During his keynote address during the GPU Technology Conference in Suzhou, China, NVIDIA founder and CEO Jensen Huang announced a bevy of new software, hardware and partnerships with some of the biggest technology companies in China.
Huang said the world’s largest e-commerce company, Alibaba, was already using NVIDIA’s artificial intelligence platform to provide users with recommendations and the search engine Baidu would be doing the same soon.
For Alibaba, the partnership has already been fruitful. Nov. 11, known as Singles’ Day in China, has become as massive shopping event and generated a reported $38 billion in sales this year, double the amount seen on Black Friday and Cyber Monday combined.
Alibaba’s director of heterogeneous computing, Lingjie Xu, said: “We deploy state-of-the-art AI technology at massive scale using the NVIDIA accelerated computing platform. The platform’s intuitive search capabilities and reliable recommendations allow us to support a model six-times more complex than in the past, which has driven a 10% improvement in clickthrough rate. Our largest model shows a hundred times higher throughput with T4 compared to CPU.”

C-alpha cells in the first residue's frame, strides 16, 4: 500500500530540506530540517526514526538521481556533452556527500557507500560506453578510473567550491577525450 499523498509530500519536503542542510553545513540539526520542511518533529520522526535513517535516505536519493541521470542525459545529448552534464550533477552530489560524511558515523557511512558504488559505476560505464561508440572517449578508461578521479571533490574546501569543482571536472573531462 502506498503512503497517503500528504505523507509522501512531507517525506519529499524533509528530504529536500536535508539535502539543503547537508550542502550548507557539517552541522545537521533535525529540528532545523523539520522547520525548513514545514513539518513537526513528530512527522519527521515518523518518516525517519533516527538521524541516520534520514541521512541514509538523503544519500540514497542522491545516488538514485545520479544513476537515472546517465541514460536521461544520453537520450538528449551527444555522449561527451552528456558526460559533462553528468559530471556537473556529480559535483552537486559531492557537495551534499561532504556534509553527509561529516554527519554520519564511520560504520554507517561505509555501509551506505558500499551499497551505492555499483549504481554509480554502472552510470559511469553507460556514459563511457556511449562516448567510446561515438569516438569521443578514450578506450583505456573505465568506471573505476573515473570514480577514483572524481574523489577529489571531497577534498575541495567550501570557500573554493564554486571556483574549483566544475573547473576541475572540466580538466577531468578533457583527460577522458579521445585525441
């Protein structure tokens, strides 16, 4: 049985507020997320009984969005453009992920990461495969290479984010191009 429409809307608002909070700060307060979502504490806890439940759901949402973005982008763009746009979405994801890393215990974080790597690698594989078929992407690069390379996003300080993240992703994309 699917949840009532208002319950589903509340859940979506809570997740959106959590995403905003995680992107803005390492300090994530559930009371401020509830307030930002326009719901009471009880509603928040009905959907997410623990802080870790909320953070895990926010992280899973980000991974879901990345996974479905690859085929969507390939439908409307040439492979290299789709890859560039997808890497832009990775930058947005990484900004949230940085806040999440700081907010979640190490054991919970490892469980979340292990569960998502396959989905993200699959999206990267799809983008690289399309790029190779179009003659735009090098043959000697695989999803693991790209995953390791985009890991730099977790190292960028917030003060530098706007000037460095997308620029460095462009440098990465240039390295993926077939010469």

During his speech, Huang also unveiled the seventh generation of the company’s TensorRT inference optimization software, which will enable real time, end-to-end conversational AI. NVIDIA is also making huge inroads in providing systems for cars, announcing another partnership with the Chinese rideshare company DiDi.
“We have entered a new chapter in AI, where machines are capable of understanding human language in real time,” said Huang told the audience.
“TensorRT 7 helps make this possible, providing developers everywhere with the tools to build and deploy faster, smarter conversational AI services that allow more natural human-to-AI interaction.”
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Paresh Kharya, NVIDIA’s director of product management for accelerated computing, and Danny Shapiro, senior director of automotive for NVIDIA, explained the technology further in interviews with reporters.